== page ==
S* FIrance pa^tathe Allied Powers, by way of indemnity for the 
erpsmajof ^leir lastnrmaments, the sum of 700 millions cf- francs. 
Ji apemal Commission ahatl ^ the mode, the periods, and die se- 
lEMBtiea fcr thb pa ysn un t. 

4. A mBitaiy line of ihe following eeventaen fortresses, ^w.'— ^ 
JDamSikf V^tknciennes, BoSK^hain, Canlbray, Le Quesnoy, Mau* 
beufe, Xandjedes^ Avesnes, Rocrc^, Givet, Mezieres, Sedan, Mom- 
lao^, ThianMlle, Longwy, Bttche, and the Bridge-head of Fort 
Louis, shall be occupied iy an army of 150,000 men, which the 
Allied ^Powers ahall appoint. This army, which shall be placed 
^tmdtf the oonmandof ajgenerali chosen by these Powers^ shaU be 
wholly maintained at fhe expense of France* 

A special Commission shall £x all that relates to its mainteospce, 
which shall be related in the best way jEbr supplyii^ all the wants 
of the arm^, and, at the &amQ time, the least burdensome for the 
country. ; ^. 

The longest duration of this military, occupation is fixed at five 
years. However, on the expiration of three yearn, after the AUiei^ 
Sovereigns have weighed the situatioh of things and of mutual in- 
lofoits, as well as the advances which may h&ve been lirradc in the 
restoration of order and tranquillity in France, they will come to n 
common decision with the King of France, whether the above t^m 
of ifears may <be shortened. 

The Plenipotentiaries having definitijely adopted .these 
bases, have concerted upoti the course to be "adopted^ in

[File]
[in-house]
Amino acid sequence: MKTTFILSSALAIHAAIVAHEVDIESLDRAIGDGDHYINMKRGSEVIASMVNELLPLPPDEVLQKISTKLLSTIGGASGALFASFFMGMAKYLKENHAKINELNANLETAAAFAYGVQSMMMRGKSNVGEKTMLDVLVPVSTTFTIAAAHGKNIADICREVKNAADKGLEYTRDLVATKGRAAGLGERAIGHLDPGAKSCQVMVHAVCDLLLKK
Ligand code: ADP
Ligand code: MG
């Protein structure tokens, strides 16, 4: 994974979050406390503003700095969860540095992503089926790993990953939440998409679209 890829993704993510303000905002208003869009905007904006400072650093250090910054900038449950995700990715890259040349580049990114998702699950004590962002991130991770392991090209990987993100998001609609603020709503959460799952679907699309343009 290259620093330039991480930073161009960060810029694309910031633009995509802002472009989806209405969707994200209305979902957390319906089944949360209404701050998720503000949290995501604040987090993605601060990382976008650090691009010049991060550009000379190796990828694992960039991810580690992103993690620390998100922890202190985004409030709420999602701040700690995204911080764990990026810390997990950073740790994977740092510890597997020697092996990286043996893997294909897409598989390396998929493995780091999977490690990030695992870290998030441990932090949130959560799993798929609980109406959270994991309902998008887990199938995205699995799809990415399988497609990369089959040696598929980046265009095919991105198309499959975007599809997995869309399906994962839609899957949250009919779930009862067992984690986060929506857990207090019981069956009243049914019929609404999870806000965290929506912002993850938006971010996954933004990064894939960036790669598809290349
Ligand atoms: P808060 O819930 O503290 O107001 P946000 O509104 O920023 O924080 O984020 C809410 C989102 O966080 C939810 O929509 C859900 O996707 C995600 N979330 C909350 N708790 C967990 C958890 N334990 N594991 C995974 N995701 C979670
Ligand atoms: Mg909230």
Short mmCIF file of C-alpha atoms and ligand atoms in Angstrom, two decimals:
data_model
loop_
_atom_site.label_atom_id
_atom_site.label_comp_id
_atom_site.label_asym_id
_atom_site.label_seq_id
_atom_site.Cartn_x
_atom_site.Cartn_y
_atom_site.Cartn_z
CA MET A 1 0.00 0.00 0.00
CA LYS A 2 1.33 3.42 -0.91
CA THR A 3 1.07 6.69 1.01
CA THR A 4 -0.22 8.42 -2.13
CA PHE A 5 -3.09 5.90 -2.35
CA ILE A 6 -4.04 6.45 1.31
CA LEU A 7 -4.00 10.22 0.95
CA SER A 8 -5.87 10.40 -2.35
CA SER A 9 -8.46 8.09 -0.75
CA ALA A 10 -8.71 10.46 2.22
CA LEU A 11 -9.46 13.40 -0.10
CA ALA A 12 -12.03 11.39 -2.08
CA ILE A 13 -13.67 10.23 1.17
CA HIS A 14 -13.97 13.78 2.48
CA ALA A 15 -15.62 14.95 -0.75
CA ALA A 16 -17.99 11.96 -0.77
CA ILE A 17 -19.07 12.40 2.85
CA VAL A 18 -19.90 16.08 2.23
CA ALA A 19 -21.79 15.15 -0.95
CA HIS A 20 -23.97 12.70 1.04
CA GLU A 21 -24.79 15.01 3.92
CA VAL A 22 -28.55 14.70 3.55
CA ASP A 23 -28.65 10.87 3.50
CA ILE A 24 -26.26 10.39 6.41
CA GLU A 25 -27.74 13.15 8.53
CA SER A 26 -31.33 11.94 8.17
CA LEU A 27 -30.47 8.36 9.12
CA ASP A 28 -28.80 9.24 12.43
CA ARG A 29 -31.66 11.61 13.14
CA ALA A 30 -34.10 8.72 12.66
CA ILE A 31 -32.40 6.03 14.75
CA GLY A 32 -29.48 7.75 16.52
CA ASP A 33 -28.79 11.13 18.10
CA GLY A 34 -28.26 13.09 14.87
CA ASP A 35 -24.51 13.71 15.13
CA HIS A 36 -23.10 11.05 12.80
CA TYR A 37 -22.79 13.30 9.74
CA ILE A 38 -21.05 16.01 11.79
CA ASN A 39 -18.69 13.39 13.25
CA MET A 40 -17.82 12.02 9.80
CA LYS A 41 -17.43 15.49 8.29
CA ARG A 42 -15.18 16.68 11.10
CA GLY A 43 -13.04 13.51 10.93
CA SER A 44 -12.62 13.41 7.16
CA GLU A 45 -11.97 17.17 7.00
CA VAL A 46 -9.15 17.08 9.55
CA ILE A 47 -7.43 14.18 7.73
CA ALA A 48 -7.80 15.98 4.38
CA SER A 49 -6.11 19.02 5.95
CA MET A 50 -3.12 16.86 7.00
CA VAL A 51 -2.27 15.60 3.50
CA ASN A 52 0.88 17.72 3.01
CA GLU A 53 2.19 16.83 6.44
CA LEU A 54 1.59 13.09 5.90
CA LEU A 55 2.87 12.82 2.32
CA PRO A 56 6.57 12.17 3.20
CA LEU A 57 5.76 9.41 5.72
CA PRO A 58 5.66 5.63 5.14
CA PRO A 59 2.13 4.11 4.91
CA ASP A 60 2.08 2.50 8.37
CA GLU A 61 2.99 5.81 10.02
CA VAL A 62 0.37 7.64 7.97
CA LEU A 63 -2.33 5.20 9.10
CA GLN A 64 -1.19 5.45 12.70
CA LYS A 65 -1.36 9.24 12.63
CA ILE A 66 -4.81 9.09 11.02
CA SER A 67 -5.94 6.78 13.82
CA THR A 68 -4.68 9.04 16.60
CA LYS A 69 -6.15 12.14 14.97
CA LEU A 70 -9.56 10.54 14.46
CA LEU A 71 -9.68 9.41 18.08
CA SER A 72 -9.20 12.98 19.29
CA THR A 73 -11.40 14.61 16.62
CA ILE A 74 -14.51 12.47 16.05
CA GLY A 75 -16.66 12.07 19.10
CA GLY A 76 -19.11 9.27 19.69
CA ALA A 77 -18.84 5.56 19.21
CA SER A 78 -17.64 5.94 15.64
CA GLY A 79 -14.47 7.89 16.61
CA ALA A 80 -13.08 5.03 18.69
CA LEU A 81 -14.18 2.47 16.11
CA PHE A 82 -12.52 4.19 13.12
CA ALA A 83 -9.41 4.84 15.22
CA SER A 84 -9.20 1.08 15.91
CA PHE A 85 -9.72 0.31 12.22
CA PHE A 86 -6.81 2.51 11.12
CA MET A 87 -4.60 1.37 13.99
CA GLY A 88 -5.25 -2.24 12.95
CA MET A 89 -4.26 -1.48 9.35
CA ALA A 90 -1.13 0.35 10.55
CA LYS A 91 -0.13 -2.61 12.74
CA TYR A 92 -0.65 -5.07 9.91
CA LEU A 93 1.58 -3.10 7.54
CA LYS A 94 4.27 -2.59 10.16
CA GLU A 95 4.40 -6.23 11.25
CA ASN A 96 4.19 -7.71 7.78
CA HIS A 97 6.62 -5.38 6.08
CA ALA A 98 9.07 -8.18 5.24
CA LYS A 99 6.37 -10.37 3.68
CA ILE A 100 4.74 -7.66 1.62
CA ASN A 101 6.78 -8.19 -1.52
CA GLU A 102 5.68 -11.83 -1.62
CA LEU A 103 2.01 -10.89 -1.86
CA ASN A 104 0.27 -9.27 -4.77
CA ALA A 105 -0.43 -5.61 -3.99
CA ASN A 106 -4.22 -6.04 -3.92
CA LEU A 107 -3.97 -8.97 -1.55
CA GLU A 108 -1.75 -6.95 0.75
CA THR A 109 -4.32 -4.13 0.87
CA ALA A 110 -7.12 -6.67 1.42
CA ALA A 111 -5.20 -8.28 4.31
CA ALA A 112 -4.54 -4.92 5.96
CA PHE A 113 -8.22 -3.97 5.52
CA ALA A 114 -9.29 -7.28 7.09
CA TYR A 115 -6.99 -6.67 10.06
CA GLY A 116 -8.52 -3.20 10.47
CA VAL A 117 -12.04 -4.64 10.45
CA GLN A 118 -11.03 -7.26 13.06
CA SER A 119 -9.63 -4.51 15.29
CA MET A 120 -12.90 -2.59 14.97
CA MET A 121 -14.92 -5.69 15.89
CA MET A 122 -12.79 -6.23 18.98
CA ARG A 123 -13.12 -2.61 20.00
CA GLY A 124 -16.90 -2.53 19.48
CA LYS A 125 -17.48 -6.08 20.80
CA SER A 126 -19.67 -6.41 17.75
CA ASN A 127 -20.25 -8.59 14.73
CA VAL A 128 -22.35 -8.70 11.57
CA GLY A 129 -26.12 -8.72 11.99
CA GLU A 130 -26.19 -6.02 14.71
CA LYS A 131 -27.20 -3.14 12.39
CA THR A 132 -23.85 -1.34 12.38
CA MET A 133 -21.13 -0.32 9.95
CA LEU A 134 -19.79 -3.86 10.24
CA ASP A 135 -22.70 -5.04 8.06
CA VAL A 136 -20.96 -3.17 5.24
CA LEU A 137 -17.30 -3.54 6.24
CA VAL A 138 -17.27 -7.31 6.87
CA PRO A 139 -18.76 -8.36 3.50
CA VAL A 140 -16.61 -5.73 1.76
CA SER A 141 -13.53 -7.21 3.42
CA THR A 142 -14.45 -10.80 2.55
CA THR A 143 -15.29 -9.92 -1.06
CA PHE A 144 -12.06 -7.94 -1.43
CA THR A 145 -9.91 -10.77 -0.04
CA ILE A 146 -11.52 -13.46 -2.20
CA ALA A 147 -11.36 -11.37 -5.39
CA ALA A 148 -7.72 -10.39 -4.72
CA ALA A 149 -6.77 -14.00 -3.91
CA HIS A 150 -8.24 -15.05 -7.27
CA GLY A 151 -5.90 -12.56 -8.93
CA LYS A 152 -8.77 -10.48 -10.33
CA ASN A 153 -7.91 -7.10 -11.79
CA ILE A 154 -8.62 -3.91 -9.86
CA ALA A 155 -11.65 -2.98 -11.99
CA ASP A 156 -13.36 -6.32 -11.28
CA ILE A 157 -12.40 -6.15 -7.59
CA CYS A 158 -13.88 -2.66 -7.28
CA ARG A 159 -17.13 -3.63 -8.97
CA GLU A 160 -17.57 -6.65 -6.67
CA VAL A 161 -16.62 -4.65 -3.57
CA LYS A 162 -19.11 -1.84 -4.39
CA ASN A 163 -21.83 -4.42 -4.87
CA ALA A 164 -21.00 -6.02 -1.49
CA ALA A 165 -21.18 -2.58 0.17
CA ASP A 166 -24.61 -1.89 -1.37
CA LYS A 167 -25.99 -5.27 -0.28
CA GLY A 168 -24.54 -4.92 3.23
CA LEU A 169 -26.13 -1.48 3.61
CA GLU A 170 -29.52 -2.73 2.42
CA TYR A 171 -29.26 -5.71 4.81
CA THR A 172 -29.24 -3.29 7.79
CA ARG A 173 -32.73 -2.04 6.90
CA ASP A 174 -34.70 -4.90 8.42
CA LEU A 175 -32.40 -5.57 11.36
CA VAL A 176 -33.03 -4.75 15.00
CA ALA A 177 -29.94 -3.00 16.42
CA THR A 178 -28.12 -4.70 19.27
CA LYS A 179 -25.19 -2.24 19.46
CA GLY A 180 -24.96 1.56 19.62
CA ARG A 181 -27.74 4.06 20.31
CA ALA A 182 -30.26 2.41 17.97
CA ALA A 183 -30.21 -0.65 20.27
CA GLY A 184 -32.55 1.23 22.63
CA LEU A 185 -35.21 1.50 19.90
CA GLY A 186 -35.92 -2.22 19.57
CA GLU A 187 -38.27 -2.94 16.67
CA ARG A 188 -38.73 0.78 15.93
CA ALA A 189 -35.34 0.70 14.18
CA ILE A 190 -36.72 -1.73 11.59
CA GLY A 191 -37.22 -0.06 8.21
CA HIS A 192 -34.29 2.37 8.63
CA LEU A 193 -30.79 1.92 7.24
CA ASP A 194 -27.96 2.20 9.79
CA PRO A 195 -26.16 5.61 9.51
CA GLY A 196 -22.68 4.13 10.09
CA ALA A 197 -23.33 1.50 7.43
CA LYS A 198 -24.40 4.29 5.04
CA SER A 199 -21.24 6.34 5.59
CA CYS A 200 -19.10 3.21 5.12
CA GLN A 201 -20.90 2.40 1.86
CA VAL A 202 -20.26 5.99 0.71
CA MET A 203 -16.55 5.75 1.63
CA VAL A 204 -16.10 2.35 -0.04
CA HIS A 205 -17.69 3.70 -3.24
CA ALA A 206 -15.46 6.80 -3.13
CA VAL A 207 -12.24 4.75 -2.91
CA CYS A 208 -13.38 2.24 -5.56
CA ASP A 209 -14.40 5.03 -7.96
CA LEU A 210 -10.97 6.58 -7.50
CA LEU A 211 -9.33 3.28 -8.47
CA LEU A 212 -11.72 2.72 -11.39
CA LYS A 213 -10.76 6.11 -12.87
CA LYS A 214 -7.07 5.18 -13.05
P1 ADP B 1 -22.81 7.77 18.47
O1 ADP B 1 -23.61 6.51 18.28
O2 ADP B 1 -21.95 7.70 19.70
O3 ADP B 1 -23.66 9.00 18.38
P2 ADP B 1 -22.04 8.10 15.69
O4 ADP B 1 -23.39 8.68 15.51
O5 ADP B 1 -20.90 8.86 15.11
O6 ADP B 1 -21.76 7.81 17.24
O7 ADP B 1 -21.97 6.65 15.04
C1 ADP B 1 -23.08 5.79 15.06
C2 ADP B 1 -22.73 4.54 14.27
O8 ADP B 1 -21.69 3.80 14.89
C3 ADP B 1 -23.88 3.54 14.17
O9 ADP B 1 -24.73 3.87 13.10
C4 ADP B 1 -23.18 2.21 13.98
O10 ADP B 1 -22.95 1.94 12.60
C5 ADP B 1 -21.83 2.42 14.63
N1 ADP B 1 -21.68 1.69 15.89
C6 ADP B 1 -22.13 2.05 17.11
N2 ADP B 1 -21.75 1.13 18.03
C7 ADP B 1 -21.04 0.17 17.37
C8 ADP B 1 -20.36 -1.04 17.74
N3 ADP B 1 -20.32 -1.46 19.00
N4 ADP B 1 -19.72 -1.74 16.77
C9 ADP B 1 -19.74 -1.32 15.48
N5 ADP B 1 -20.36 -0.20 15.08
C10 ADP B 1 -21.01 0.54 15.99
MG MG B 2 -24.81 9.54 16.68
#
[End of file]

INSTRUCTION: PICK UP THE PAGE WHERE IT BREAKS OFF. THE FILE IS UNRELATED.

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order to arri^^, in tbe shortest possible tioiey at a formal 
i^raag^ment, and have coDsequeotly detenmned, 

1. Tbat.a gfif^nl Tr^t^.tMi be.dnwa u^, upon the bases above 
laid down, and adding to them such articles as, by common conseat, 
shall be judged necessary to complete it. The French Government 
will nominate, on its par^ the person, who is to unite with thoM 
whom the four Powers have charged with the drawing up: of the 

S. That the Commissioners appcunted for the militaiy afiain shall 
proceed, conjointly with the Commissioners whom the French Govern- 
ment shall appoint far.4fais purpose, to draw up a (dan of Convention 
to regulate every thing relative to Uie military occupation, and to the 
support of the army employed in this occupation. The same Com- 
missioners shall also determine the manner and the periods of the 
evacuation of all such parts of the French tenitctfy as are not com- 
prehended within the line of the military occupation. 

3. That a special Commission appQinled for that purpose by the 
contracting parties, shall draw up, without 4clay, a plan of Conventioa 
to r^ulate the mode, the periods, and the guarantees of the pay- 

.nent of Uie 700,000,000 of francs, to be stipulated by the geoerai 

4. The Commission formed to examine the reclamations of several 
Powers, relatively to the non-execution'of certain articles of the Trea^ 
of Paris, shall continue its labours, with the understanding, that it is 
to communicate them as soon as possible^ to the Plenipotentiaries im 
the principal negpciation. 

5. That as soon as these Commissioners shall have fecrmiaated their 
labours, the I^empotentiacies shall unite to .examine the rsflolts of 
them,-— to determine on tbe definitive arraogements,— and to sign the 
principal Treaty, as well as the different.particular Conventions, This 
process verbal having been read, the Plenipotentiaries have approved 



■ ^ ■ 

London^ Fortign Ofice^ Kov. S3, 1815* ' 
Mr. PLAiTTiC arrived early this morning, from Paris, with the 
several Treaties and Conventions, for the restoration and maintenance